Last week a cook and a security guard were killed by a car bomb at the C.S. Pattani Hotel. I’ve stayed at the C.S. Pattani a number of times. It’s the kind of place the novelist Graham Greene would have acutely observed, its archaic Arabic façade and grand staircase ripe for a vignette of spooks and opportunists thickly in congress. Better still, the hotel is stuck in the middle of an insurgency – not in Iraq but in the Malay-speaking Southern border provinces of Thailand.
The conflict, known as the "Southern Fire" to the Thai, has claimed just over 3000 lives in the last four years. It is now one of the most violent conflicts in Australia’s neighbourhood – and the least talked about in the international media.
The C.S. Pattani Hotel is the one place in Thailand’s South where security is considered tight and bombs and assassin’s bullets are unlikely to reach. For that reason, anyone who goes to the South normally stays there. At any time one might find former prime ministers, ambassadors, Red Crescent officials and ambitious freelance journalists imbibing tea or discreetly drinking a beer.
In my stays I’ve met militant Malay nationalists who want a political solution to the conflict, peace-activists seeking reconciliation between Buddhist and Muslim communities, Imams of a fundamentalist bent who deplore violence, and widows and bereaved daughters whose husbands or fathers have been lost in the conflict.
The car-bombing, which claimed two lives and injured a dozen others, was a turning point, signalling that there is no safe ground in the area, not even for the elites who frequent C.S. Pattani. Many see it as a signal that the insurgency is about to get worse.
The border provinces of Thailand have been a frequent site of disturbance, repression and insurgency since they were formally annexed by Siam in a 1909 agreement with the British, who in return were given parts of the north of present day Malaysia.
In the face of nearly a century of Thai programs of cultural assimilation that verged on colonialism, the Malays of the South have maintained their own distinct identity and language. Many officials in the Thai State have finally begun to understand this fact, but at glacial pace and without comprehending the political implications that a second nation exists within Thailand.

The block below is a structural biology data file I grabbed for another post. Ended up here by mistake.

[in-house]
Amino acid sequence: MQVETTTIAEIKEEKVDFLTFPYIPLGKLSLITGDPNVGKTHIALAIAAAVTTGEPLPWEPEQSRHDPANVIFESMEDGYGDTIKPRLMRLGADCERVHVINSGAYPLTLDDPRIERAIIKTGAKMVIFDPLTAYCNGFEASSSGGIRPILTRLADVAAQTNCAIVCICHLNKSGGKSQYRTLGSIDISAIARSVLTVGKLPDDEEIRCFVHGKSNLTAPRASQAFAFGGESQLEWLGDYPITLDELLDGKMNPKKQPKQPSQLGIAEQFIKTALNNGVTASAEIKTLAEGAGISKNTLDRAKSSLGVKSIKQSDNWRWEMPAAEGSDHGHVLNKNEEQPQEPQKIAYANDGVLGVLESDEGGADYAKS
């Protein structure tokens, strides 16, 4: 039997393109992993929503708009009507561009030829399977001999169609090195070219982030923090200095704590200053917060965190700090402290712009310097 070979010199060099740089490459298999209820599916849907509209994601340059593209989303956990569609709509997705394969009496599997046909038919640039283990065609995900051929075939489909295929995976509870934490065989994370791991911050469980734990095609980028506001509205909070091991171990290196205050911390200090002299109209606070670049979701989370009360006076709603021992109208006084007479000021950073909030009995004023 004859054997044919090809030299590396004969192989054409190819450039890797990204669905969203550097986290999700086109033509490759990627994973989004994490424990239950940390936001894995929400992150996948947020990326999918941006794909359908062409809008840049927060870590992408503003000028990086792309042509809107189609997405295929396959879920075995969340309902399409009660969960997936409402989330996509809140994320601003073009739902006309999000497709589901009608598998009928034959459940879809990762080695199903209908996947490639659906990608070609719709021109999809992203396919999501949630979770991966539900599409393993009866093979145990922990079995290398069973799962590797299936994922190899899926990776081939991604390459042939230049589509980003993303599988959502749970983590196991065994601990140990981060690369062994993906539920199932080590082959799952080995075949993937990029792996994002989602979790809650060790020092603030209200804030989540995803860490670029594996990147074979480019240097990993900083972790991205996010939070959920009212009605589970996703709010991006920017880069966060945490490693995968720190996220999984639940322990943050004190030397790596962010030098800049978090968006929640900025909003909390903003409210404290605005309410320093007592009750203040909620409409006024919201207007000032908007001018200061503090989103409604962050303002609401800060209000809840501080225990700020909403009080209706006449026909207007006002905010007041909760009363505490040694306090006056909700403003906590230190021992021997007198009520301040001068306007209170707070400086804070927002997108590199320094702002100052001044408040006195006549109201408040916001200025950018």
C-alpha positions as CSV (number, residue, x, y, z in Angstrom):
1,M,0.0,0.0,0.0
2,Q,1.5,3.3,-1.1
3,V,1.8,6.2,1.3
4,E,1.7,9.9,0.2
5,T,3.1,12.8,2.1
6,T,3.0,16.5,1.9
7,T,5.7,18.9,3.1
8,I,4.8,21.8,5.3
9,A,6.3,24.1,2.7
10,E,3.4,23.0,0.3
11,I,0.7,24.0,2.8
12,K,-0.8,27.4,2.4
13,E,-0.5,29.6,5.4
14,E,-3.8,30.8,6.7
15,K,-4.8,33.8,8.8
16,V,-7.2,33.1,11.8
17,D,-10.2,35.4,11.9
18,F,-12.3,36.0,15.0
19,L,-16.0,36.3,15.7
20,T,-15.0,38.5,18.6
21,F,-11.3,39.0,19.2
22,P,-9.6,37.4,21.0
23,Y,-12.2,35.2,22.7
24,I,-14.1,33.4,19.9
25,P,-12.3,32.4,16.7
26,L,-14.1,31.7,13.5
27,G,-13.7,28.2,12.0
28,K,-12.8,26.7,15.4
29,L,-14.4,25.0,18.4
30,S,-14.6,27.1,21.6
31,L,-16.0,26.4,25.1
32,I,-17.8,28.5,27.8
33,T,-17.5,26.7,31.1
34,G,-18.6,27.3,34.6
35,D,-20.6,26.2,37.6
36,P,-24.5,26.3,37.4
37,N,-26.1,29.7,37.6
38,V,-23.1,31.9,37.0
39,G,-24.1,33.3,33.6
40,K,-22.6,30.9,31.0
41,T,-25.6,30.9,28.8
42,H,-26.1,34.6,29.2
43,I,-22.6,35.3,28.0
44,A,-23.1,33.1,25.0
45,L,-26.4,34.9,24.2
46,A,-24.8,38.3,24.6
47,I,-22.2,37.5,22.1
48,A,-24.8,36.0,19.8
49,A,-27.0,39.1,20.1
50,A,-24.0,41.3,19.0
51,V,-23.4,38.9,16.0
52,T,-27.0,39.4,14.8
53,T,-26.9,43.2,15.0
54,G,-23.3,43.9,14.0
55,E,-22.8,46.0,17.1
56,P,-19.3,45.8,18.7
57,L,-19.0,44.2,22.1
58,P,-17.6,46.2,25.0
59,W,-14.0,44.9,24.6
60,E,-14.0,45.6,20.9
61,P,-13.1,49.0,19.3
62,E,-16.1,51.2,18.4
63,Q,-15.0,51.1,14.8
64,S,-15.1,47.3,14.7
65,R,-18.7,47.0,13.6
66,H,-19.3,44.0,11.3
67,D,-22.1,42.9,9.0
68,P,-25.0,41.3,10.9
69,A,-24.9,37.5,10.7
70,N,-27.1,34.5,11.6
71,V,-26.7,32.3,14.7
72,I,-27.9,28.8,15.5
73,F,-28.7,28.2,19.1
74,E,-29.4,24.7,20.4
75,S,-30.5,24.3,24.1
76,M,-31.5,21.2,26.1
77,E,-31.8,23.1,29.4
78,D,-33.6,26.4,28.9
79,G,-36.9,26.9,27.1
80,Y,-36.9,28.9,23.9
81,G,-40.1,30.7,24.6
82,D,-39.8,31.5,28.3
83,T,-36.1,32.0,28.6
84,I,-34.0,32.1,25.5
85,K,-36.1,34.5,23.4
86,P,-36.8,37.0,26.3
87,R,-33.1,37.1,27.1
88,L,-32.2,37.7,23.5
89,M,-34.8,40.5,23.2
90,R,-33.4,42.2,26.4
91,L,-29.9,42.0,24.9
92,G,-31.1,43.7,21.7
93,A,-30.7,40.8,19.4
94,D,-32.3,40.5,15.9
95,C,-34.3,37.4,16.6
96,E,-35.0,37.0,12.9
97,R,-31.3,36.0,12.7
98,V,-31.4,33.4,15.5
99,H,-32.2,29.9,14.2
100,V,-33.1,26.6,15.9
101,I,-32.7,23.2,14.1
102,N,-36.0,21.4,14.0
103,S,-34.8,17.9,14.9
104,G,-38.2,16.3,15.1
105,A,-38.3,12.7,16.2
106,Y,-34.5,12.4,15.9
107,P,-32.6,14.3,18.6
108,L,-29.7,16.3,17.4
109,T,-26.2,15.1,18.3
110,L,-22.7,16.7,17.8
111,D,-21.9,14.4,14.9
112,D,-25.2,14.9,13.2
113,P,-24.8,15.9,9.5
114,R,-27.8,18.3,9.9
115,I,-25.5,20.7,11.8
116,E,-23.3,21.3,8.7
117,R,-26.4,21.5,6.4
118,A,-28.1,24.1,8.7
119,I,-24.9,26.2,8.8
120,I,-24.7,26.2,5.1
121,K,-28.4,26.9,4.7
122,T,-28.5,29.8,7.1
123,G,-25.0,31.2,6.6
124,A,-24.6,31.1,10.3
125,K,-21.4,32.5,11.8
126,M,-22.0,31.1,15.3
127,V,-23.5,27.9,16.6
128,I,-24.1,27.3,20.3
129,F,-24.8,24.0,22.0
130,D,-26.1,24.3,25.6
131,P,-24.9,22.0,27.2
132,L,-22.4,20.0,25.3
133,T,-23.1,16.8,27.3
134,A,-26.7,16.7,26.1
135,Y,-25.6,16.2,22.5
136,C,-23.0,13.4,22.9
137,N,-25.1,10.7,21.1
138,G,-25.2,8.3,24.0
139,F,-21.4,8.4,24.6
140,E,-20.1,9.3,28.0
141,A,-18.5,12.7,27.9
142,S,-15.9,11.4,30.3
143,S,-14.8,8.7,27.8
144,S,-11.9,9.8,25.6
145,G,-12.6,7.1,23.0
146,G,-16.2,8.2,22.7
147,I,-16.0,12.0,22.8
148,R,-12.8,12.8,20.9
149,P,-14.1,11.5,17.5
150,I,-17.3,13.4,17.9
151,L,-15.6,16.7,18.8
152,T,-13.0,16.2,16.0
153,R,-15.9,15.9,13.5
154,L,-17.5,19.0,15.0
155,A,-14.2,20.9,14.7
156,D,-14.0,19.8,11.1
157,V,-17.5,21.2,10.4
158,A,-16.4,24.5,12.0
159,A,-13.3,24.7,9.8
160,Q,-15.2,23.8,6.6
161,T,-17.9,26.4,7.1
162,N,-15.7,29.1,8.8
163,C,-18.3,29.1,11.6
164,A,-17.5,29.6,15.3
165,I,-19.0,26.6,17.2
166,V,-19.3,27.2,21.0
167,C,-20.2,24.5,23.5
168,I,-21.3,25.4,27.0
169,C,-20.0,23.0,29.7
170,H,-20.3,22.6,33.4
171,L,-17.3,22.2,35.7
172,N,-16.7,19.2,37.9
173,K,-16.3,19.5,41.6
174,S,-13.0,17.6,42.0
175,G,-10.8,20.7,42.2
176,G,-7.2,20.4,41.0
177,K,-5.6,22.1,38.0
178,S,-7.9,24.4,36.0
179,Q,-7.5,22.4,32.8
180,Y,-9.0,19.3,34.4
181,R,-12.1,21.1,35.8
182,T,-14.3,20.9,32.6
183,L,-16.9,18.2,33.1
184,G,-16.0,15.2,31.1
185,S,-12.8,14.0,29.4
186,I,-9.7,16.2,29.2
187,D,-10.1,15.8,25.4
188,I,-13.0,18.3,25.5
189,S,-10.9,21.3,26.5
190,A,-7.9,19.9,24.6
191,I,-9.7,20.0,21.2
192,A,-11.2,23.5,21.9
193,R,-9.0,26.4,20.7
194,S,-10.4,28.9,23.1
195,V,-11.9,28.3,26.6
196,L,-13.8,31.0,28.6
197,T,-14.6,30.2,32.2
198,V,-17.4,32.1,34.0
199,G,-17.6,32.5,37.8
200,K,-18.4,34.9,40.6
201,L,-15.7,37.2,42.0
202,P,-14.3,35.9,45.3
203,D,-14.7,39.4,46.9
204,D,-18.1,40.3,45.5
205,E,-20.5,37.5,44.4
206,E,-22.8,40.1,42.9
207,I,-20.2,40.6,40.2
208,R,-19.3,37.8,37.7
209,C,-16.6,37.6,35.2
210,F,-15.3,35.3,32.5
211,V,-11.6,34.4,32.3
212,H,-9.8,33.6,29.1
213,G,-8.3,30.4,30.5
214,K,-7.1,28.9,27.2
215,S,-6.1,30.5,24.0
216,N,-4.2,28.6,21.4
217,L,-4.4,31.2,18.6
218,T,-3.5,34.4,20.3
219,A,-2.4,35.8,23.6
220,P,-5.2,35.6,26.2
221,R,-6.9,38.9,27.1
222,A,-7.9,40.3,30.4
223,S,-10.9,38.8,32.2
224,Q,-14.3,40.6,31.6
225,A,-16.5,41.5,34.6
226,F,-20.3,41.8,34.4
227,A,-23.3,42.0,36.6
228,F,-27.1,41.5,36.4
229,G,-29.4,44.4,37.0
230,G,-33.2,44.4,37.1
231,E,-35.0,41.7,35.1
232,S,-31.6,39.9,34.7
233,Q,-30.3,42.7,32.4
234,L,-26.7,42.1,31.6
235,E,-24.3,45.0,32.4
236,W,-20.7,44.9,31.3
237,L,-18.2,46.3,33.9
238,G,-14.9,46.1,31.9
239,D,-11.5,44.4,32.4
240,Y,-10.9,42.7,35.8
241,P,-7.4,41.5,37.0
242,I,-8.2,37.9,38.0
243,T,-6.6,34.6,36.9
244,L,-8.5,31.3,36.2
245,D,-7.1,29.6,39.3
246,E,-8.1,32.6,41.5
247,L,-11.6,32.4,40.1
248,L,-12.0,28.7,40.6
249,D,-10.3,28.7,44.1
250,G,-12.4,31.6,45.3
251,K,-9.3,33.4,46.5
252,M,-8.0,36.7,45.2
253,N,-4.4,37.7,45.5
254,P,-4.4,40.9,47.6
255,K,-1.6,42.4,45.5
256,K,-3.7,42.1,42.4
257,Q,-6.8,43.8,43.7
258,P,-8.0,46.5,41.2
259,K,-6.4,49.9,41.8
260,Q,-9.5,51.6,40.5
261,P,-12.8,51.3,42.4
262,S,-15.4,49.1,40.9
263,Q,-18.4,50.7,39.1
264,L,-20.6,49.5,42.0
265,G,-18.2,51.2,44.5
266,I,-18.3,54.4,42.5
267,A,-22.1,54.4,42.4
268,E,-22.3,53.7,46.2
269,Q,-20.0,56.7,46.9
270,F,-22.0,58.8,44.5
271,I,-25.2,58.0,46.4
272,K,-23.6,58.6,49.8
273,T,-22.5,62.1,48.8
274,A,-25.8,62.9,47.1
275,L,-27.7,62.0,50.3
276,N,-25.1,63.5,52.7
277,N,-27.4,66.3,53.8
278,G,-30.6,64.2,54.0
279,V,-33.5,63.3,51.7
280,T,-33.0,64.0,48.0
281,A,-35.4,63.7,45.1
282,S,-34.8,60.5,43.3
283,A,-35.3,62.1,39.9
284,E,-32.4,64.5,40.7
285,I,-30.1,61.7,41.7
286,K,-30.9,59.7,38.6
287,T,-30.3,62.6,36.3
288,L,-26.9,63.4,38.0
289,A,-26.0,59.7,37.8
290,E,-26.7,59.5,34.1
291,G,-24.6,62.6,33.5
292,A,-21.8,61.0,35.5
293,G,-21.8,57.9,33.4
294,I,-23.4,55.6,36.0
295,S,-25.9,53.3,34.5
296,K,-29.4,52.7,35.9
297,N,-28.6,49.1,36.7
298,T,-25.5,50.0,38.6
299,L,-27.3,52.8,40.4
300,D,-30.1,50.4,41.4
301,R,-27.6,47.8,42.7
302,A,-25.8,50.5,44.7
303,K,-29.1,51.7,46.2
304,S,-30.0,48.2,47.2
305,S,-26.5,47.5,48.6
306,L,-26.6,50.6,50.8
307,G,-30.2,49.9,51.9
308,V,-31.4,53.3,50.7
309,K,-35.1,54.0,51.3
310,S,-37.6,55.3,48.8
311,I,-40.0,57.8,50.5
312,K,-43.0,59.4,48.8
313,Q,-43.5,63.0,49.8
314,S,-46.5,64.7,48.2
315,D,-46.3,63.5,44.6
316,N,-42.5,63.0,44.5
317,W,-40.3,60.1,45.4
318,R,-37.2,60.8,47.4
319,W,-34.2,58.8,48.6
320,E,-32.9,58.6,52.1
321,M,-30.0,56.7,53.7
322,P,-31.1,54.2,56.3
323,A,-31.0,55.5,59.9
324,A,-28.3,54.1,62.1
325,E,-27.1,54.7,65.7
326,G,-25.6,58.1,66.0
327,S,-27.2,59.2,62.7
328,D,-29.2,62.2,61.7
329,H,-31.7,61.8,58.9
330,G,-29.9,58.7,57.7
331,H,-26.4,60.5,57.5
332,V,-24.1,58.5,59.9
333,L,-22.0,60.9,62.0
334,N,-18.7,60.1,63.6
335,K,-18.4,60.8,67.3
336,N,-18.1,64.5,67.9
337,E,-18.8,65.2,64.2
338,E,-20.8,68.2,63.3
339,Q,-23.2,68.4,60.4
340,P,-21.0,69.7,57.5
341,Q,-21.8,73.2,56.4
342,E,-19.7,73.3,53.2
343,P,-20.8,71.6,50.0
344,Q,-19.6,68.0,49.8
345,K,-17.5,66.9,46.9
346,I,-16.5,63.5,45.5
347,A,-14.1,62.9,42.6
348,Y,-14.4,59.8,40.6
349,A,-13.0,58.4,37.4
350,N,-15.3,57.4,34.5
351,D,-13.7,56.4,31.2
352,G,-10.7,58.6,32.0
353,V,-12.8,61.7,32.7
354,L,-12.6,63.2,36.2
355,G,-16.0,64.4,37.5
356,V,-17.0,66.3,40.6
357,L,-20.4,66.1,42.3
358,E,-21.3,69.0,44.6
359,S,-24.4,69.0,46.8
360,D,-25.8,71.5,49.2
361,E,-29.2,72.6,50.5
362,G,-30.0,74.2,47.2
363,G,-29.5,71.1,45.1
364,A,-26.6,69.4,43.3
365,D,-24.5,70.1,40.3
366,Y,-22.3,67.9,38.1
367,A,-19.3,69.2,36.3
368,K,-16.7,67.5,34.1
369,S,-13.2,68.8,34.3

No solution appears to be in sight – in part because few people understand what is actually happening – and few Thai nationalists are willing to even talk about autonomy, let along grant it to the region.
While many believe the Southern conflict is largely driven by nationalist politics, some want to paint the insurgency as primarily Islamist. Certainly, there is evidence for this. Moreover, terrorism experts speak of the extending tentacles of JI into the South, or suggest the potential internationalisation of the conflict, which may well mean a role for Al Qaeda. But it is worth bearing in mind that, as Dr Mike Smith noted a decade ago, terrorism experts "know a little about a lot of conflicts".
Serious scholars of the conflict are much more cautious in attempting to explain its nature and causes. It’s not hard to see why. Different insurgent groups come and go (at least in name); intelligence reports are cooked up, serve a purpose and then retired. Inexplicable acts of violence by the State are ignored while alleged insurgents are rounded up and forced to attend re-education camps to learn the value of national unity.
Then there is the dual system of justice. While some alleged insurgents face court and trial, not a single State official has faced criminal charges related to the 30 extra-judicial killings in the Krue Se Mosque in April 2004. After the reprehensible killing in October 2004 of 78 Muslim men, who died after they were stacked one on top of the other and transported for hours in military trucks, the Government claimed the victims died, in part, because they were fasting for Ramadan. The Thai State has also yet to open a proper inquiry into the mass graves found in Pattani where upwards of 300 corpses lie.
In contrast to the predictable statements issued by terrorism analysts, a new documentary film on the South by Thai filmmaker Ing K sheds much light. The film, Citizen Juling, has been described as a road trip into Thailand’s soul.
It follows the life of Juling, a Buddhist who went to live in the South to teach arts. She was brutally bashed and left comatose, allegedly by local Muslim women whose children Juling taught. Her story becomes the canvass upon which the whole "Southern Fire" is drawn.
In following the footsteps of Juling and those touched by her story, Citizen Juling does something no terrorism analysis can do. It brings into genuine dialogue the frustrations of Muslims and Buddhists alike, it offers insights into the pain of violent loss, and it reaches beyond the clichés of the War on Terror to tell a very human story of idealism and betrayal.
A powerful documentary that mixes the ordinary and revealing life of Malay Muslims in Thailand with a quietly probing study of violence and its odious ramifications, Citizen Juling may finally make the world take notice of what is happening in the South of Thailand.
La Trobe University and the Australian Centre for the Moving Image (ACMI) are jointly hosting a free screening of Citizen Juling in Melbourne on March 28. Click here for details. You can read a longer analysis on the South here.
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